HB229, commonly referred to as “red-flag” legislation, would enable a family member or someone from law enforcement to request that the court strip firearms from a person in crisis. Following that request, the court could then set a hearing in which the firearm’s owner would have the opportunity to present their case.

This isn’t the first year the legislation has been introduced. In the three years it has been presented, the bill has never gotten past committee.

“We believe it is a critical piece of legislation to start enacting things to improve gun safety legislation and reduce gun deaths,” Thompson said. She believes that if lawmakers look to their constituents for their thoughts on extreme risk protection orders, they’ll find many who support it.

Members of Moms Demand Action, a movement fighting for public safety measures that can protect people from gun violence, pose for a photo inside the Capitol in Salt Lake City on Monday, Feb. 3, 2020.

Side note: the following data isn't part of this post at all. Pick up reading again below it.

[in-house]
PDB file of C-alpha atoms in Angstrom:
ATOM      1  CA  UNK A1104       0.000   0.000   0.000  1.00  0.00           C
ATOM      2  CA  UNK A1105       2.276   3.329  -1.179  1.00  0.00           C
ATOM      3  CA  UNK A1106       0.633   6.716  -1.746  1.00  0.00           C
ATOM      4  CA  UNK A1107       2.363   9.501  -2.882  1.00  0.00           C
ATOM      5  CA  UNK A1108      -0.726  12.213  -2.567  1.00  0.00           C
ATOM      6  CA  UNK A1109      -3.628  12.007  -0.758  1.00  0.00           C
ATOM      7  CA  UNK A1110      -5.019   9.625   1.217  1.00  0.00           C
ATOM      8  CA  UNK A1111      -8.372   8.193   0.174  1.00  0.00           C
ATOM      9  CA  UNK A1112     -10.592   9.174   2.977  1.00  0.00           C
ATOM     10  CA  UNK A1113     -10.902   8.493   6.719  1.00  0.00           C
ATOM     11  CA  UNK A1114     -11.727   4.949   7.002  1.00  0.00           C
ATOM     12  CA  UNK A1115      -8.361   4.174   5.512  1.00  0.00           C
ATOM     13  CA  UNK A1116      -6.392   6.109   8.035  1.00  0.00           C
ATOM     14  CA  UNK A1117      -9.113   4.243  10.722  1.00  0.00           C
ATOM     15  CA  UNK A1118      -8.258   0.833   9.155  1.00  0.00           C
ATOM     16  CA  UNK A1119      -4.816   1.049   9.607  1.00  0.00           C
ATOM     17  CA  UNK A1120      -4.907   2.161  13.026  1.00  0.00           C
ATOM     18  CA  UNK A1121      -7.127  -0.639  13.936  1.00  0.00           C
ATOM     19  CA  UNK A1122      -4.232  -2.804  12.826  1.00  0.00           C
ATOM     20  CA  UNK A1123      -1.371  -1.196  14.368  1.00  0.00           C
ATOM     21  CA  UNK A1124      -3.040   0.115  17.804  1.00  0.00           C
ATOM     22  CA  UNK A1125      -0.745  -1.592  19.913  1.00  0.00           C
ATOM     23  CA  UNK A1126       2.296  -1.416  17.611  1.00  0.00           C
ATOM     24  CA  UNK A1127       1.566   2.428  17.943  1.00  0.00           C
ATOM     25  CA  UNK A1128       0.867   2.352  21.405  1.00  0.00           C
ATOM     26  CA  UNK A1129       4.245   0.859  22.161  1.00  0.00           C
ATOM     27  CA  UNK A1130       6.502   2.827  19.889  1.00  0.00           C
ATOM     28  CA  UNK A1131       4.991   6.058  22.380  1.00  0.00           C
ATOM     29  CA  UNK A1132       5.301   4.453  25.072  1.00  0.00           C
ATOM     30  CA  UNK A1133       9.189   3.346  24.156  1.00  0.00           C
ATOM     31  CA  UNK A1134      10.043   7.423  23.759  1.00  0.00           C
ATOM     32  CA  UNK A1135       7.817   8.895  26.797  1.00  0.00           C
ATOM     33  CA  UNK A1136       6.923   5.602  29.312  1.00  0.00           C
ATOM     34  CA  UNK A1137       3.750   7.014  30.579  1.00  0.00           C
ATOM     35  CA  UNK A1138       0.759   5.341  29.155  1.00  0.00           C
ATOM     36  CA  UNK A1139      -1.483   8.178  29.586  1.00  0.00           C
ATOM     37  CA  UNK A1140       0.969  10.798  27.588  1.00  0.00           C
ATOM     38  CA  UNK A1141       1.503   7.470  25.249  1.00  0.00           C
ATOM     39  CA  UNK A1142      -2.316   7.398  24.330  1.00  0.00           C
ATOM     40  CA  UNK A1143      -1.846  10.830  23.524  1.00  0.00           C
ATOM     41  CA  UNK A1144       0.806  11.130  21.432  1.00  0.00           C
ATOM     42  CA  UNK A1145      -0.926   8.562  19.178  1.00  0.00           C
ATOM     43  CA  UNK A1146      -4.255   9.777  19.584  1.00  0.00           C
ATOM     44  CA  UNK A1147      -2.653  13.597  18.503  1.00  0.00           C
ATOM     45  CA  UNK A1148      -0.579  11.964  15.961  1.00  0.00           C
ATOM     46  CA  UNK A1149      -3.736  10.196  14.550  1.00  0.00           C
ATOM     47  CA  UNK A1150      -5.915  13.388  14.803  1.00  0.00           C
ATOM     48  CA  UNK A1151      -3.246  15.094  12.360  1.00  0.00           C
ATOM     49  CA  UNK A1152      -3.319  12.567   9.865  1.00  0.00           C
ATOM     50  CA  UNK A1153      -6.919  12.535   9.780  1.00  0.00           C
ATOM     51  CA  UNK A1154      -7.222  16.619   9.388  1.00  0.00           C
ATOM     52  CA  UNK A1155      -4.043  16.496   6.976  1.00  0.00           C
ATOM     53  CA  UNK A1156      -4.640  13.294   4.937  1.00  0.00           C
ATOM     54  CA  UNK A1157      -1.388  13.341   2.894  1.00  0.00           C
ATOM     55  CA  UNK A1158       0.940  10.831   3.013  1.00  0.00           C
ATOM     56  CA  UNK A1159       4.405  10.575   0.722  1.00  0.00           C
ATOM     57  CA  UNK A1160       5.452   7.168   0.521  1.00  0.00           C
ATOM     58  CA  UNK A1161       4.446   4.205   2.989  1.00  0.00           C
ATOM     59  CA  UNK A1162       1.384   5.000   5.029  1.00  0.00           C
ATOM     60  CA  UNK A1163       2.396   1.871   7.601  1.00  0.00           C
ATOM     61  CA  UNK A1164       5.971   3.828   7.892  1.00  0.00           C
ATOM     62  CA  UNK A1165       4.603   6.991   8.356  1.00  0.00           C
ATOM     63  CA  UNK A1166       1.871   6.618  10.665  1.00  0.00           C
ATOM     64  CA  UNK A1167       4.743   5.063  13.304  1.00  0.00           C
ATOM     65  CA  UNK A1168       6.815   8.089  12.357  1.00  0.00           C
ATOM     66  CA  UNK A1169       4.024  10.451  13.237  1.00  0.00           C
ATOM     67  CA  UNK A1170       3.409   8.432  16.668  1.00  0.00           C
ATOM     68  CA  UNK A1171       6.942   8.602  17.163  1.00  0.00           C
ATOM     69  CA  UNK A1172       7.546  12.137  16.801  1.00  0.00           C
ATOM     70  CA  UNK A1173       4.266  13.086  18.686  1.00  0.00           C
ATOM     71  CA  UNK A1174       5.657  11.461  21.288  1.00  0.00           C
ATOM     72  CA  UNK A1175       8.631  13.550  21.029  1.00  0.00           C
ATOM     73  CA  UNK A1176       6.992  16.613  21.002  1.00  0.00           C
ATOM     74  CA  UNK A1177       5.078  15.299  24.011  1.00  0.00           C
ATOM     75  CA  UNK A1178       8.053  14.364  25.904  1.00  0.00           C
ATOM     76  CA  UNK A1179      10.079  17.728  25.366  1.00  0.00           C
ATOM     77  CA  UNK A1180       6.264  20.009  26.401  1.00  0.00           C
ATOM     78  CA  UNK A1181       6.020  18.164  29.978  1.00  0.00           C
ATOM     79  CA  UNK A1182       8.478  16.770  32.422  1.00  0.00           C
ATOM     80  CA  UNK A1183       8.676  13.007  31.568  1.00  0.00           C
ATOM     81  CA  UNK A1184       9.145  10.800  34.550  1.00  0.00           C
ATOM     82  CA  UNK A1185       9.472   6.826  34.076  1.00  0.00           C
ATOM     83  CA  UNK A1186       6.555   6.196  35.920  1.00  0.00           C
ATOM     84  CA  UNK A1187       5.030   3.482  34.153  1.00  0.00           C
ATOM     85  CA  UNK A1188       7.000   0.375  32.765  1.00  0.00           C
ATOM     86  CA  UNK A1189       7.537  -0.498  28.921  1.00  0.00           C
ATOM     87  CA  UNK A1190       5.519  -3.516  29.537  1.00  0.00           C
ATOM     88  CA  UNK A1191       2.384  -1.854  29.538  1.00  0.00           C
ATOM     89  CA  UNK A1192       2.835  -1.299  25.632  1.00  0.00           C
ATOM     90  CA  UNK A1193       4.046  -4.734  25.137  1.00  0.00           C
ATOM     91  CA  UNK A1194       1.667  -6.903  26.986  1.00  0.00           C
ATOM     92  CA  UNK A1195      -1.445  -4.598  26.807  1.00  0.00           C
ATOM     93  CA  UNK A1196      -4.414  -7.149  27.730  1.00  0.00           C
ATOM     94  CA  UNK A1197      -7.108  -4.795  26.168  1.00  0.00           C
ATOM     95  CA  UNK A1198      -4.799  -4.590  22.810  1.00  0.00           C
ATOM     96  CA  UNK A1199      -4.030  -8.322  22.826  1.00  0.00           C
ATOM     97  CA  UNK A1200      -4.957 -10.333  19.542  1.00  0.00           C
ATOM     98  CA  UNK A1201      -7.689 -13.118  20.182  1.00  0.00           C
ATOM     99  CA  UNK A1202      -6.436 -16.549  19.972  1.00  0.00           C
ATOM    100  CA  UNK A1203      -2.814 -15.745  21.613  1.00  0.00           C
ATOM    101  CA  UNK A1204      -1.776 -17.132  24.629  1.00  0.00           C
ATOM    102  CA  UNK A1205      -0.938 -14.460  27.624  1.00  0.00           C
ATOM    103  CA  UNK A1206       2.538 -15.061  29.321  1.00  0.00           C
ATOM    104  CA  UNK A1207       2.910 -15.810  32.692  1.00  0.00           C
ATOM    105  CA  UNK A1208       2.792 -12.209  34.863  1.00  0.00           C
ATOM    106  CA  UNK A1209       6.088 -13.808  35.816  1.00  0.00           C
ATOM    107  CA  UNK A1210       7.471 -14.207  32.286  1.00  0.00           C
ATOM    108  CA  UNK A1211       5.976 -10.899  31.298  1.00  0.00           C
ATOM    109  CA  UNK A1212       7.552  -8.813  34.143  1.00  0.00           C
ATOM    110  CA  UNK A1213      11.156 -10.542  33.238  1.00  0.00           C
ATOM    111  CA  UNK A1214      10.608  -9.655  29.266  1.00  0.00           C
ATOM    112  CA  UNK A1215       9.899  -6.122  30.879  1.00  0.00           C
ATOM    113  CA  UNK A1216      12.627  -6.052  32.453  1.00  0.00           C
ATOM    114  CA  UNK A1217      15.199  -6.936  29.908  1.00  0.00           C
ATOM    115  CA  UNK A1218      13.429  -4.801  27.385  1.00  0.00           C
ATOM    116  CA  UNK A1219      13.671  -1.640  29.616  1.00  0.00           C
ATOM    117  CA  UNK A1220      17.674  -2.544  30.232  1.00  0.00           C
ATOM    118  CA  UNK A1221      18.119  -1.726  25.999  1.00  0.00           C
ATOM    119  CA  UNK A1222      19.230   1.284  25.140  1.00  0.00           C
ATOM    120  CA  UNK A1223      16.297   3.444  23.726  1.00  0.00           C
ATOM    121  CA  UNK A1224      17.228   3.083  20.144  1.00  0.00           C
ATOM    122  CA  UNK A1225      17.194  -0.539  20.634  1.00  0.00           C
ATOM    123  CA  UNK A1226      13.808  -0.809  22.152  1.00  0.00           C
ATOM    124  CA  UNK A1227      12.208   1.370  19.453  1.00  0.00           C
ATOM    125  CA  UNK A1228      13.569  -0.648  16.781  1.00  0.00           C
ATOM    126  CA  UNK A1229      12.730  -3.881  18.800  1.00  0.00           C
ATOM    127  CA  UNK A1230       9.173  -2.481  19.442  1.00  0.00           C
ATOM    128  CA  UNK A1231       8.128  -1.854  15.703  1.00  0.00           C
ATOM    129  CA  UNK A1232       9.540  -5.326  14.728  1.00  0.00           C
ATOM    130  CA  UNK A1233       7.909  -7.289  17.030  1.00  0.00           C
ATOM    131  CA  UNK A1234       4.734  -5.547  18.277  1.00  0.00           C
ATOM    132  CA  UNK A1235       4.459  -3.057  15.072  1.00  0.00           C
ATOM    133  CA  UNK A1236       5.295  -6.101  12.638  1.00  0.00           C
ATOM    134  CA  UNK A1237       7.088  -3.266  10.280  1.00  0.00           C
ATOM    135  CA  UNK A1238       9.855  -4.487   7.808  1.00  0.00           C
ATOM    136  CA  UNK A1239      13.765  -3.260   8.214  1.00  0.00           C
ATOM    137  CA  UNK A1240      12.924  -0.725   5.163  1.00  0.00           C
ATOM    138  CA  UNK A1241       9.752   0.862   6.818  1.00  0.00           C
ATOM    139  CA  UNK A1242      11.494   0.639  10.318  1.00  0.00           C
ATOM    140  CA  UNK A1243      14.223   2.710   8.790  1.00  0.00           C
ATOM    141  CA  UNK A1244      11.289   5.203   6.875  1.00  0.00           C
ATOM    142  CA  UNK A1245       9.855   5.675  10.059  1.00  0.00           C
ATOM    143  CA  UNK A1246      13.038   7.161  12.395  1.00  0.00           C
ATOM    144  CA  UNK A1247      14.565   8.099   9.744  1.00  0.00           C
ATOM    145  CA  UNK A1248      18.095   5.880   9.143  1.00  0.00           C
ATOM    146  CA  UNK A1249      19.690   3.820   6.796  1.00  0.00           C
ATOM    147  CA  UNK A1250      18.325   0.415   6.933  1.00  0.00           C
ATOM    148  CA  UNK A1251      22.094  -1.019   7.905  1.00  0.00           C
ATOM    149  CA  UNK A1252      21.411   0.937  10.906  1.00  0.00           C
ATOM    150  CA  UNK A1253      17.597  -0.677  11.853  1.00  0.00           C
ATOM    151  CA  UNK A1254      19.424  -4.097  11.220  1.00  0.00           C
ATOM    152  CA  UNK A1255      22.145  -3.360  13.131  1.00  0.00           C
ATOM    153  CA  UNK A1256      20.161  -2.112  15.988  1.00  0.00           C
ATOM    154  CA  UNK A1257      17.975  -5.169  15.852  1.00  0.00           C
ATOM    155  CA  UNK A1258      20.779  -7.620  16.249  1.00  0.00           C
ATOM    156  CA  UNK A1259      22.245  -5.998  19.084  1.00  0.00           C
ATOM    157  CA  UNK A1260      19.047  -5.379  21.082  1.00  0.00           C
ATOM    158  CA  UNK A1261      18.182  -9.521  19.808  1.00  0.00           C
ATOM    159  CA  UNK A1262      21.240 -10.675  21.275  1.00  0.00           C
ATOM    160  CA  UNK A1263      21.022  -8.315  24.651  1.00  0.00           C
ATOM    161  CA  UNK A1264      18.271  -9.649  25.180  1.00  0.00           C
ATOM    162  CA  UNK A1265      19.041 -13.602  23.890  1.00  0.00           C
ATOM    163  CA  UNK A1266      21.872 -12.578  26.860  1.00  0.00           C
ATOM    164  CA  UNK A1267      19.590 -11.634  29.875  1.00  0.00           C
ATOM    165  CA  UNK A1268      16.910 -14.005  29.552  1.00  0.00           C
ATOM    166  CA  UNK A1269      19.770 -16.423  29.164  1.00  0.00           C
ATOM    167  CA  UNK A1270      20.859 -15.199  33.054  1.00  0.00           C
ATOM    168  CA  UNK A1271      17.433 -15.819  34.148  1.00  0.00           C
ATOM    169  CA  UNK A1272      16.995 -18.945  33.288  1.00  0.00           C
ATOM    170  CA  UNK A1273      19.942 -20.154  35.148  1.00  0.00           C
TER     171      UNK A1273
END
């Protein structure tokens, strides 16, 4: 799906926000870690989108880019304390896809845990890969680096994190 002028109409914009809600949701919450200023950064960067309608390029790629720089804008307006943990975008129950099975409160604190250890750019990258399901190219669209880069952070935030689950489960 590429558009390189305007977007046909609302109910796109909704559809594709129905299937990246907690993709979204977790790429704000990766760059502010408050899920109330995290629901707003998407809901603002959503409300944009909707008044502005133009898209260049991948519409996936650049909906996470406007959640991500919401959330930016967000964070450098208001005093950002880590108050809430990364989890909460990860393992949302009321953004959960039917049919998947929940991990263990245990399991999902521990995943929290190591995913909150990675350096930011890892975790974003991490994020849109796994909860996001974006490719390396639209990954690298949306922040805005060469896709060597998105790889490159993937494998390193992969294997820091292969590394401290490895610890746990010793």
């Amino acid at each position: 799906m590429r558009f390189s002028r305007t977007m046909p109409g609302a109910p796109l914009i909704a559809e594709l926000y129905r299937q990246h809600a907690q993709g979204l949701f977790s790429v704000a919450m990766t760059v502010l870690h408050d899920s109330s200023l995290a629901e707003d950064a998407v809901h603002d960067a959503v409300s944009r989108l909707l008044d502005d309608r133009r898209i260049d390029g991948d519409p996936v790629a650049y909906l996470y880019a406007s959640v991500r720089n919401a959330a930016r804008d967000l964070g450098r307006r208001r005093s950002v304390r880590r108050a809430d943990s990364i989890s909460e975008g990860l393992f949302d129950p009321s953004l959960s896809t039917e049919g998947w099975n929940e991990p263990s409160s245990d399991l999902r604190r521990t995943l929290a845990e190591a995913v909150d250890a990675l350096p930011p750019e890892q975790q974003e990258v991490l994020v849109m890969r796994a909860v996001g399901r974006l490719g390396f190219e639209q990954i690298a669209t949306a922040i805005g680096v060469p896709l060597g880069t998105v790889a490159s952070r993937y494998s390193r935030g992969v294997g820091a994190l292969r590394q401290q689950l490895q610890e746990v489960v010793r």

Members of Moms Demand Action for Gun Sense in America, a movement fighting for public safety measures that can protect people from gun violence, pose for a photo inside the Capitol in Salt Lake City on Monday, Feb. 3, 2020.
Steve Griffin, Deseret News

Thompson, whose brother died of suicide from a self-inflicted gunshot wound, said extreme risk protection orders give people the chance to get a firearm away from somebody they love when they are in danger of hurting themself or others.

Suicide is the seventh-leading cause of death in Utah, and on a national scale Utah’s suicide rate ranks sixth, according to the American Foundation for Suicide Prevention.

Thompson said many people have seen someone they love in a desperate situation, which can leave them feeling helpless.

“If we can get this in place we can give families one thing they can do,” Thompson said of Handy’s legislation.

She called gun safety a “multifaceted problem.” Extreme risk protection orders can actually lead people to get some of the help they need to make it through that crisis, she said.